And then epitomizes the culture that we are encouraging new drivers to embrace, despite the not-always-undeserved perception and stereotype of the American truck driver:
We should always be willing to help each other out. You may not be good at backing yourself, but you can at least be an extra set of eyes. It doesn't take any extra energy really to jump out of your truck and ask if you can help. If the driver doesn't want your help then walk away at least you offered. Trucking used to be seen as a brotherhood, and helping each other is the way to get the "family" back together. We cannot expect others to respect us if we do not respect ourselves first.
I pretty much stay to myself but thats just me. I avoid the lounge like the plague. I have only ever found folks there who never have a positive thing to say about anything. If you want conversation sit at the counter in any truck stop restaurant and it will find you. Never seems to fail.
While you're parked and inside your truck, you won't be able to monitor what's going on outside of it. There are plenty of things that the wrong sort of person could do that will completely ruin your day. It doesn't even have to be anything that you did personally. It could be somebody having a crap day, or hates the company you drive for, or the color of your truck. Take the time to look your vehicle over before moving.
One last thing is to always make sure you inspect your vehicle before moving it. There are dirt bags out there that doing stupid things like pull fifth wheel release arms, lower landing gear, put quarters in glad hands, pull tandem release handles etc.
I don't do a full inspection every time I turn my back, but I pretty much always pop my head under the trailer to check my fifth wheel release and tandem release--it only takes a second for someone to reach under and pull one of those, and the consequences can be very serious if you don't catch it. You never know who might be angry at you or your company and decide to take it out on you.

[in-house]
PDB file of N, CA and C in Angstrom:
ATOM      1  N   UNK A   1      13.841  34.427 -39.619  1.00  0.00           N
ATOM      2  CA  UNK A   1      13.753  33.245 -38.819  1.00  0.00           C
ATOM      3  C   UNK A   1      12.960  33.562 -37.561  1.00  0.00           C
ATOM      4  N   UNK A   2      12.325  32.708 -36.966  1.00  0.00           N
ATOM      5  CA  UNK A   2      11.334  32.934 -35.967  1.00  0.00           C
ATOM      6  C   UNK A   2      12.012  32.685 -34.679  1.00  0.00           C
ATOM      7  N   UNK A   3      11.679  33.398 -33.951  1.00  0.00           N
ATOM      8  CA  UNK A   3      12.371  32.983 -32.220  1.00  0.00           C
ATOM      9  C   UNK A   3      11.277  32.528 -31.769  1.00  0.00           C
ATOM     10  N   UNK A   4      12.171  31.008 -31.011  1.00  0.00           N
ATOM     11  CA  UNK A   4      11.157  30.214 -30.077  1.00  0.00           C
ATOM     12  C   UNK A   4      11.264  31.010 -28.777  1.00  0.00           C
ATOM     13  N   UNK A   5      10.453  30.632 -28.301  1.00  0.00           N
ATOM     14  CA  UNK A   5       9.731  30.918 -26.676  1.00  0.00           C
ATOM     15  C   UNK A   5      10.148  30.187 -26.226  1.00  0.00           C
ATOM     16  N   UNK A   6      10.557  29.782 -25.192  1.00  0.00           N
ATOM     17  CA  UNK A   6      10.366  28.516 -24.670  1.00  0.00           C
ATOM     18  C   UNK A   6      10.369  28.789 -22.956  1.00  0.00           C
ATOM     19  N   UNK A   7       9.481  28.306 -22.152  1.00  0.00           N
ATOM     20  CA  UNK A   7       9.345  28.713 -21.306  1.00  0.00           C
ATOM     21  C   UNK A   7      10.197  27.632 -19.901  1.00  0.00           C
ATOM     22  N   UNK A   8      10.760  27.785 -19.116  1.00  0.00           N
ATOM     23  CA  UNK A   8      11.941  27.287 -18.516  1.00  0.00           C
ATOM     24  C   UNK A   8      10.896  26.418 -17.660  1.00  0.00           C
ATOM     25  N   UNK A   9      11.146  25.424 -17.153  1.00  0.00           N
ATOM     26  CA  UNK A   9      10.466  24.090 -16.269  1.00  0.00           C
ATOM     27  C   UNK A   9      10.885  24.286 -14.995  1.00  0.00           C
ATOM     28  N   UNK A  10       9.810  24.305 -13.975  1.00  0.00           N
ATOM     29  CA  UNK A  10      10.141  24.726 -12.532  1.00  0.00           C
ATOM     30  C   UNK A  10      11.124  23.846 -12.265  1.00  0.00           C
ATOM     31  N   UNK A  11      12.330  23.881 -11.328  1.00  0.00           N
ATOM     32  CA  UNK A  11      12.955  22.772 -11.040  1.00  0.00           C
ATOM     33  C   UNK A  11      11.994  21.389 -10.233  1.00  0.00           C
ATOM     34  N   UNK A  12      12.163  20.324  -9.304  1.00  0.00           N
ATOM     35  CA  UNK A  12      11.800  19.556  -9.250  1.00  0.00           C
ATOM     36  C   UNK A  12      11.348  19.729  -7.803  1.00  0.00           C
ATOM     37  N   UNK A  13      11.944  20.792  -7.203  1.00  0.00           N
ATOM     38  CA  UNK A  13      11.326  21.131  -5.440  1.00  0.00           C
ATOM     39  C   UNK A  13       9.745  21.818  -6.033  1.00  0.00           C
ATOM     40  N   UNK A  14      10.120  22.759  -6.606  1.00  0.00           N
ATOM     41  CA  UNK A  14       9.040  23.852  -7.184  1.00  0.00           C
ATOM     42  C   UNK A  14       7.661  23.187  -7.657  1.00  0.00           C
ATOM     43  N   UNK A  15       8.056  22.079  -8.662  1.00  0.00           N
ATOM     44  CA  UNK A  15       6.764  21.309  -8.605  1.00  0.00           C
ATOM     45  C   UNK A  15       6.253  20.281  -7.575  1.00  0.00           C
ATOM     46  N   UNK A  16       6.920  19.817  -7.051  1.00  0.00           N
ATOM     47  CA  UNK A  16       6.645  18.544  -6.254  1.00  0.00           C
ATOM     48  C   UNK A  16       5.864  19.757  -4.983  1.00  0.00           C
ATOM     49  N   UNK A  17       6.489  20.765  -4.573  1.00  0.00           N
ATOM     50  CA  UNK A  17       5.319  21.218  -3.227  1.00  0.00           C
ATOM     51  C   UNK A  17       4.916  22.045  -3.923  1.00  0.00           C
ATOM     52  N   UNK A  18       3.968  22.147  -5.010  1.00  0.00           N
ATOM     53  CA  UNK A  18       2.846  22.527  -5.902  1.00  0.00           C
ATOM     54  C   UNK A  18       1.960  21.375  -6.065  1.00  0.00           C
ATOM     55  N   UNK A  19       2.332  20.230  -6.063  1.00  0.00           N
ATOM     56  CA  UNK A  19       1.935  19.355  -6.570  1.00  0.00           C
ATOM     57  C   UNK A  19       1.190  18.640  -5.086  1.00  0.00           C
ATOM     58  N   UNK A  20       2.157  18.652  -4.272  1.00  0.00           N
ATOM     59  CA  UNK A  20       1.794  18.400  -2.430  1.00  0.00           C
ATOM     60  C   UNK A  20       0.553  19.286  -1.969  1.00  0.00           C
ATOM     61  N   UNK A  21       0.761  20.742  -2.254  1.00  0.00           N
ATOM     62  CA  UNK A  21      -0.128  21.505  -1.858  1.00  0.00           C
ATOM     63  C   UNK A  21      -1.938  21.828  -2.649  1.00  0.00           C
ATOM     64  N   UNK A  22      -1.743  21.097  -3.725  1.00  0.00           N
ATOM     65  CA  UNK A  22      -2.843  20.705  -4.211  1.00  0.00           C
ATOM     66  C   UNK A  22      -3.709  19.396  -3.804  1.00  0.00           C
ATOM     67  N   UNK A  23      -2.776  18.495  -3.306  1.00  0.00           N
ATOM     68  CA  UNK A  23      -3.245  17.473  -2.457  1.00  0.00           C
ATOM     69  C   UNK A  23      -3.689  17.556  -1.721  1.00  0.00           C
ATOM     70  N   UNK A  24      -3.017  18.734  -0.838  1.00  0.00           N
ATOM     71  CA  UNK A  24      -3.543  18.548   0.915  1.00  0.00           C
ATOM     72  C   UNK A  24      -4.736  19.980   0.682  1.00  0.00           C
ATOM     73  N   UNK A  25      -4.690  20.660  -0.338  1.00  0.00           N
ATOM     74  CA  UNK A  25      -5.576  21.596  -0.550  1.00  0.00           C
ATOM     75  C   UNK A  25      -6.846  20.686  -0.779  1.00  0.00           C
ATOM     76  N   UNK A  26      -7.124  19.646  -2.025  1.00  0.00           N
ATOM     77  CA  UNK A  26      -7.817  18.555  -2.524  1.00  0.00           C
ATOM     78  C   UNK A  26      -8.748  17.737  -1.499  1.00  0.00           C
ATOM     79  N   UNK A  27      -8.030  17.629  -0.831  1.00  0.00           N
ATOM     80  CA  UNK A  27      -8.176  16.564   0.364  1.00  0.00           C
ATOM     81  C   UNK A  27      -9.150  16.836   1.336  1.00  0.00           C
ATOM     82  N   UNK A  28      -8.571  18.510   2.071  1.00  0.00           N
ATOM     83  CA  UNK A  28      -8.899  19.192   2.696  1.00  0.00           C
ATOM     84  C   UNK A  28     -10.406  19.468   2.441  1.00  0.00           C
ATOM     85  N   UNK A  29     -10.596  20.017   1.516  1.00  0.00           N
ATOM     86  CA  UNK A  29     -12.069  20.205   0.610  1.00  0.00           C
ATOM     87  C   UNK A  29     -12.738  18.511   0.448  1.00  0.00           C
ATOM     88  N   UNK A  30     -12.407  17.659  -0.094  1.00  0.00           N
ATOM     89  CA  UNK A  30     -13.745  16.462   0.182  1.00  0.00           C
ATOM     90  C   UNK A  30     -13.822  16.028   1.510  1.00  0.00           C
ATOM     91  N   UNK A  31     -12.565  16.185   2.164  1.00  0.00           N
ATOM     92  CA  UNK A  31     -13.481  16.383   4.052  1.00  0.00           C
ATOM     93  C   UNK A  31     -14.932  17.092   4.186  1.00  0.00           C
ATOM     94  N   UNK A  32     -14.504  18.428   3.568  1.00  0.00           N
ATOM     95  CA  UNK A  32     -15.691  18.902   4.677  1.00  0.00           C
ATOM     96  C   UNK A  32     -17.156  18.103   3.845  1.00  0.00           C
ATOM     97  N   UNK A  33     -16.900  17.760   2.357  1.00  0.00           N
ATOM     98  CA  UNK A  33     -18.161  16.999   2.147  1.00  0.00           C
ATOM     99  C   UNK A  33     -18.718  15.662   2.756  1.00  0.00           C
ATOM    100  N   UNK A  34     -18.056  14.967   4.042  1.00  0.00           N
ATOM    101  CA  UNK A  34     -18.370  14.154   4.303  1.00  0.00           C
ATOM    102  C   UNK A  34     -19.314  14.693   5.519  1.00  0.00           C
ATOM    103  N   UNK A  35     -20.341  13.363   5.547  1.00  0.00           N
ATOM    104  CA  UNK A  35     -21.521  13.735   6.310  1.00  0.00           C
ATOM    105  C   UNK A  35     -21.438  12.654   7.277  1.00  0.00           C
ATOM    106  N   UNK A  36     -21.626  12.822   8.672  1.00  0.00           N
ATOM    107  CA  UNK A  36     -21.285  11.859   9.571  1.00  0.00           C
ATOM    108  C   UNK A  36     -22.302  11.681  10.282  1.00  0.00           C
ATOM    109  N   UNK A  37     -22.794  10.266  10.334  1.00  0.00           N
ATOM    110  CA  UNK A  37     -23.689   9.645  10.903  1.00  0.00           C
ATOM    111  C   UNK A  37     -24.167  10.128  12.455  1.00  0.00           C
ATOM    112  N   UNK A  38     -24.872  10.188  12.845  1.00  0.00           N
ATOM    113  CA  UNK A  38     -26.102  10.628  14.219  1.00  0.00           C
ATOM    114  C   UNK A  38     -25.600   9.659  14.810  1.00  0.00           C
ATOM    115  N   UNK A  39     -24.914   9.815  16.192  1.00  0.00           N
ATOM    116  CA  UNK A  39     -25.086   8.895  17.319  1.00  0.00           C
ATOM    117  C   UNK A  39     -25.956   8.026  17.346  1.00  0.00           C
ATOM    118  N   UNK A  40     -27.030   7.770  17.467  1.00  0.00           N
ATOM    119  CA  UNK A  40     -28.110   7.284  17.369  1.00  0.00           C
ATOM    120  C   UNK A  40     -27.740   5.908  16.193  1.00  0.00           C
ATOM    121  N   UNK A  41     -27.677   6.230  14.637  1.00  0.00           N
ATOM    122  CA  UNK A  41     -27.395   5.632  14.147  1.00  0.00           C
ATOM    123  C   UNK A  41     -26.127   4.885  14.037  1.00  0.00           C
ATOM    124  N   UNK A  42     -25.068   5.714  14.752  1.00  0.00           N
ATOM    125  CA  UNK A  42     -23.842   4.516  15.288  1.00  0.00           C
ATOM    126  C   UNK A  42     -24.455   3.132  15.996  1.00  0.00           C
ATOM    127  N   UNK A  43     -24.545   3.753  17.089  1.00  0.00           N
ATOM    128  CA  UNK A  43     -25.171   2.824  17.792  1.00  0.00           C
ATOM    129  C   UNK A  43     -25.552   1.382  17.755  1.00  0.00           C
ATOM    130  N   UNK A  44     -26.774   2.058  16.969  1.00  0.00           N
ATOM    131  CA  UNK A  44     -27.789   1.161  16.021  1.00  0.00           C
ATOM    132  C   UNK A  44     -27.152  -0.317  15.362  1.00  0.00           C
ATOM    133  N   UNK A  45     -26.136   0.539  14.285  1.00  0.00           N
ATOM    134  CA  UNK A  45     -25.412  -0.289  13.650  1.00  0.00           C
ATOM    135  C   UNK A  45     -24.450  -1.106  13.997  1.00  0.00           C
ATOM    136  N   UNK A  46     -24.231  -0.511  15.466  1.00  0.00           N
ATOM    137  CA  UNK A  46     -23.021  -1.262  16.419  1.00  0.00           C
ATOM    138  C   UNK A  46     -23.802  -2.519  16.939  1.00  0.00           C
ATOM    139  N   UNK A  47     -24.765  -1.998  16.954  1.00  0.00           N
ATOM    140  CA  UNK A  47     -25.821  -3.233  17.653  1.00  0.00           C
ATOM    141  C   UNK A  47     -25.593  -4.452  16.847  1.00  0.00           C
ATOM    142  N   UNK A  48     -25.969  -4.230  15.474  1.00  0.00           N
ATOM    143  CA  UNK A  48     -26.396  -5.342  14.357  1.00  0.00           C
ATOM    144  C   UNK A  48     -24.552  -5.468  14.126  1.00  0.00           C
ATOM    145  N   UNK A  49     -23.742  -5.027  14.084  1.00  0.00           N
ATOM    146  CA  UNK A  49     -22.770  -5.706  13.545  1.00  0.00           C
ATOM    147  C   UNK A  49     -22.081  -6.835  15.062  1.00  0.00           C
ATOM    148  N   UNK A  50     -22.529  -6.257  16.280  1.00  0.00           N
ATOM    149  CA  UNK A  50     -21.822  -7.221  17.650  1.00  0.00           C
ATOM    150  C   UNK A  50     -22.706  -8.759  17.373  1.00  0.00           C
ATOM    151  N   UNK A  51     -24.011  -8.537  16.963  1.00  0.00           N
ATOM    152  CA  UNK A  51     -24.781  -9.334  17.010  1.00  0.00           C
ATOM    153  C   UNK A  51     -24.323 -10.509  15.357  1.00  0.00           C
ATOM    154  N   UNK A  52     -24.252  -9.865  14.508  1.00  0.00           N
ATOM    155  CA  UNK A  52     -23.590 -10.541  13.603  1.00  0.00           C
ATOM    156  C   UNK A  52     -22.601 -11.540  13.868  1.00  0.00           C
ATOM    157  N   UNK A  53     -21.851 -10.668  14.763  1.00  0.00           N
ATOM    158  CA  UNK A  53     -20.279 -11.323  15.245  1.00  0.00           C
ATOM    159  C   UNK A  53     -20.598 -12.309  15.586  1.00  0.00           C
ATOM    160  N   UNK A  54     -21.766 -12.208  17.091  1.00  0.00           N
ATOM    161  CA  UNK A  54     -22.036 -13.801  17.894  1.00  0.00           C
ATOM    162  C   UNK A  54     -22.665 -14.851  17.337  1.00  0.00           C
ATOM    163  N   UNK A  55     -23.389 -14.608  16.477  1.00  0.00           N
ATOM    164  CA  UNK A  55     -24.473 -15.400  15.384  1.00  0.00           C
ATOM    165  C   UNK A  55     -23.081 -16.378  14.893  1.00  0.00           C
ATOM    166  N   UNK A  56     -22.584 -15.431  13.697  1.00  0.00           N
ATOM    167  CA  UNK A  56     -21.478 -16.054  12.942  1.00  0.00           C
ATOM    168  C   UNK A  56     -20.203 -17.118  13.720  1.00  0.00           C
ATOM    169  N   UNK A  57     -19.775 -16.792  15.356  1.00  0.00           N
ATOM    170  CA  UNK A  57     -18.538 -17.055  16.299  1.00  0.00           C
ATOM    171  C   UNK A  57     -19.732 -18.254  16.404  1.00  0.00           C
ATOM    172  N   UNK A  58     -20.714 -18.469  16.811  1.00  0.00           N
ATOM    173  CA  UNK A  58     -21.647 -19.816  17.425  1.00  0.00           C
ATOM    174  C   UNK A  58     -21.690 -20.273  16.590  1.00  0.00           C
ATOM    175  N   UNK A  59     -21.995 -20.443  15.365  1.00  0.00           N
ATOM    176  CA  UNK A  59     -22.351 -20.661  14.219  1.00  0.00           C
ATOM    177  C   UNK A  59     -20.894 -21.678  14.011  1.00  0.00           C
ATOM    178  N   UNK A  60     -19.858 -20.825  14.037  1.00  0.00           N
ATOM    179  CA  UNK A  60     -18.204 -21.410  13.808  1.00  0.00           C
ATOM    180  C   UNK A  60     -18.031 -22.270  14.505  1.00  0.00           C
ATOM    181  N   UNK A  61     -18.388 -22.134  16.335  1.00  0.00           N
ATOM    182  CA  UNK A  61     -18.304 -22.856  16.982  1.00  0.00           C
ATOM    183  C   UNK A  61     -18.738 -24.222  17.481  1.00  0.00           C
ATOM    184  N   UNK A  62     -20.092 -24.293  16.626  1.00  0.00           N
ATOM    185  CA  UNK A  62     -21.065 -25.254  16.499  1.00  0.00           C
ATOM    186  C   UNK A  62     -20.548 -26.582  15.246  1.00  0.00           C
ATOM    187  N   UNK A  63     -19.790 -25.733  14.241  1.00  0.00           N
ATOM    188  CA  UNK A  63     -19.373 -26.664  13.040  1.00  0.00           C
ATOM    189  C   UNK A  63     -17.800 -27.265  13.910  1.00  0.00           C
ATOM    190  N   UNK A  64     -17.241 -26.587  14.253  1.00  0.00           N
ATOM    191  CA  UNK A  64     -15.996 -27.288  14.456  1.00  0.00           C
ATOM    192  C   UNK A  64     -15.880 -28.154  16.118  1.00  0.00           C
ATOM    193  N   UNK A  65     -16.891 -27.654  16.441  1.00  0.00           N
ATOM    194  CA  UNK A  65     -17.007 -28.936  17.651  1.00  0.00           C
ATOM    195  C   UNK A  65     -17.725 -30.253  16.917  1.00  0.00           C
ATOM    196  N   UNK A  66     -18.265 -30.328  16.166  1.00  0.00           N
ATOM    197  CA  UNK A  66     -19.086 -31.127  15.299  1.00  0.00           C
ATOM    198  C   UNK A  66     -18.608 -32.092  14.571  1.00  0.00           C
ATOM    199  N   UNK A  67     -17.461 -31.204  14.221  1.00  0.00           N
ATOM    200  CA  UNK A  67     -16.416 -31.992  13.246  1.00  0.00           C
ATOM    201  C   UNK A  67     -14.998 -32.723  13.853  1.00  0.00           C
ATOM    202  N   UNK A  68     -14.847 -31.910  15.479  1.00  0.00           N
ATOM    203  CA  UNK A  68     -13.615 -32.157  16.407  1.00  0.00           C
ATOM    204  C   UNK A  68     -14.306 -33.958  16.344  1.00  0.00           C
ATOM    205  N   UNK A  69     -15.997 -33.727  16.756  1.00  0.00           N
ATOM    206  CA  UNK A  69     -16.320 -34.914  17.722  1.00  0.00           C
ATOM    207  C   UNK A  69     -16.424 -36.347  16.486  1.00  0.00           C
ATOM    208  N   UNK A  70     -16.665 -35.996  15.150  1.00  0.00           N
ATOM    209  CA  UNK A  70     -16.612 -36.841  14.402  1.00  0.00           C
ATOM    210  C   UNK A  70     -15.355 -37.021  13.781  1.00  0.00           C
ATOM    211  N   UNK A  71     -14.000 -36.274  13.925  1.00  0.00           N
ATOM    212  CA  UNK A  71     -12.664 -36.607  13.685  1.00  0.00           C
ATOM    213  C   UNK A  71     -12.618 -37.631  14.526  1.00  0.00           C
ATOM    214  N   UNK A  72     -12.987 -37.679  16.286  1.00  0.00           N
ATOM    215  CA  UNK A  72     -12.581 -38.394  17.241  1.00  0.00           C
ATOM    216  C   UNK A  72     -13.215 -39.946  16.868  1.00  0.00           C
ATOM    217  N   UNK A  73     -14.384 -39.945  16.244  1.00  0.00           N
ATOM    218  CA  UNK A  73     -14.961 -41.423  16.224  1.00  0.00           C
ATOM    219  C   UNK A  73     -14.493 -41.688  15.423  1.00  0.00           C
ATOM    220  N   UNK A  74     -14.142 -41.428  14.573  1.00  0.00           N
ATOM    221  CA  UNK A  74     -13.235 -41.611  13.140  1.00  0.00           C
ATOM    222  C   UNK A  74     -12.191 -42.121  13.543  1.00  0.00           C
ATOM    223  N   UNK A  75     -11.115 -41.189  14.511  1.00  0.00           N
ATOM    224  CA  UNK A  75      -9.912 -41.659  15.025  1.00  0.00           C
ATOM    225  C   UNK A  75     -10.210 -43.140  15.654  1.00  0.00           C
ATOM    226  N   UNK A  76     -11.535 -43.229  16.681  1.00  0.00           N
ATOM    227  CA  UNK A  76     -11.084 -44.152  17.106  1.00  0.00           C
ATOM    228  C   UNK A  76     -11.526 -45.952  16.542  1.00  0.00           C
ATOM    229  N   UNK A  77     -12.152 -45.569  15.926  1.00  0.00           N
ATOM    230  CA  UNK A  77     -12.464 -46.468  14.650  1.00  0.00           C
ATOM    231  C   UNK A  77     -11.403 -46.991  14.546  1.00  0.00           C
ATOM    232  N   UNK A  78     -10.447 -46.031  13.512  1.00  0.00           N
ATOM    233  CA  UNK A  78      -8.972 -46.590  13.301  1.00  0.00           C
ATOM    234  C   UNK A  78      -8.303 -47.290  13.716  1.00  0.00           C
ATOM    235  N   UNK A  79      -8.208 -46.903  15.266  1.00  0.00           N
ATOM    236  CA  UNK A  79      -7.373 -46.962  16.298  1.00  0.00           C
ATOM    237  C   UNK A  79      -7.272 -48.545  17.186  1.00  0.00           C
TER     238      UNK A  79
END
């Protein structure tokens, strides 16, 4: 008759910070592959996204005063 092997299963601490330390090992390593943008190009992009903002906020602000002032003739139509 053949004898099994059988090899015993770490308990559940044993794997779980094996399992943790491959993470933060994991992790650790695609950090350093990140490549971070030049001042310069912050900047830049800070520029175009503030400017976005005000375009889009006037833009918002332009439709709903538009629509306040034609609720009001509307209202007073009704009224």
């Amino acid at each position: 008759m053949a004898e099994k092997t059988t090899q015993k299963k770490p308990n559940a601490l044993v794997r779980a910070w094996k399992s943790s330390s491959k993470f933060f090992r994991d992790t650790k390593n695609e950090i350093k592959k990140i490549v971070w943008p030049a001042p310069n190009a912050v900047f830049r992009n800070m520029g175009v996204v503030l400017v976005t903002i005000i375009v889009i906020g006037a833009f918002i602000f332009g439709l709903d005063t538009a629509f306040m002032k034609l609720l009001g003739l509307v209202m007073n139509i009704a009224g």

There is no shortage of horror stories and urban legends surrounding the truck stop experience. Unfortunately, there are humans among us who would take advantage of, steal from, and intentionally harm people who are just trying to do their jobs.
Truck stops are dangerous day or night, but night time adds other risks. The main risk is there are more hiding spots for the less-than-savory people. I always tried to not walk between trucks if I could avoid it. When you are walking around a truck stop at night pay attention to the shadows. You may notice warning signs in the shadows that allow you to avoid being a victim.
Rainy D. brings a woman's point-of-view:
As a woman I think I'm more observant of my surroundings. At night I pull through the fuel island, buy my food and use the restroom then go park for the night No need to get out of the truck again.
If I roll out at night, I pull into the fuel island and do my PTI under the lights near other people.. Most truck stops are not well lit so if I absolutely need to go inside after parking, I take a very heavy flashlight as protection. The other drivers can see me, but I have something heavy if someone gets a bad idea to harm me.
MC1371 steers it back into perspective, pointing out that some paranoia is warranted and necessary, but truck stops are not necessarily the wretched hives of scum and villainy that they are portrayed to be:
I know many have cited personal safety tips which are all good but please don't get the impression that truck stops are crawling with beggars, and thugs, bathrooms crawling with diseases and dead hookers.
All of that is very rare. You're more than likely to get hit up by the tame scams. "Magazine subscriptions, and Charities"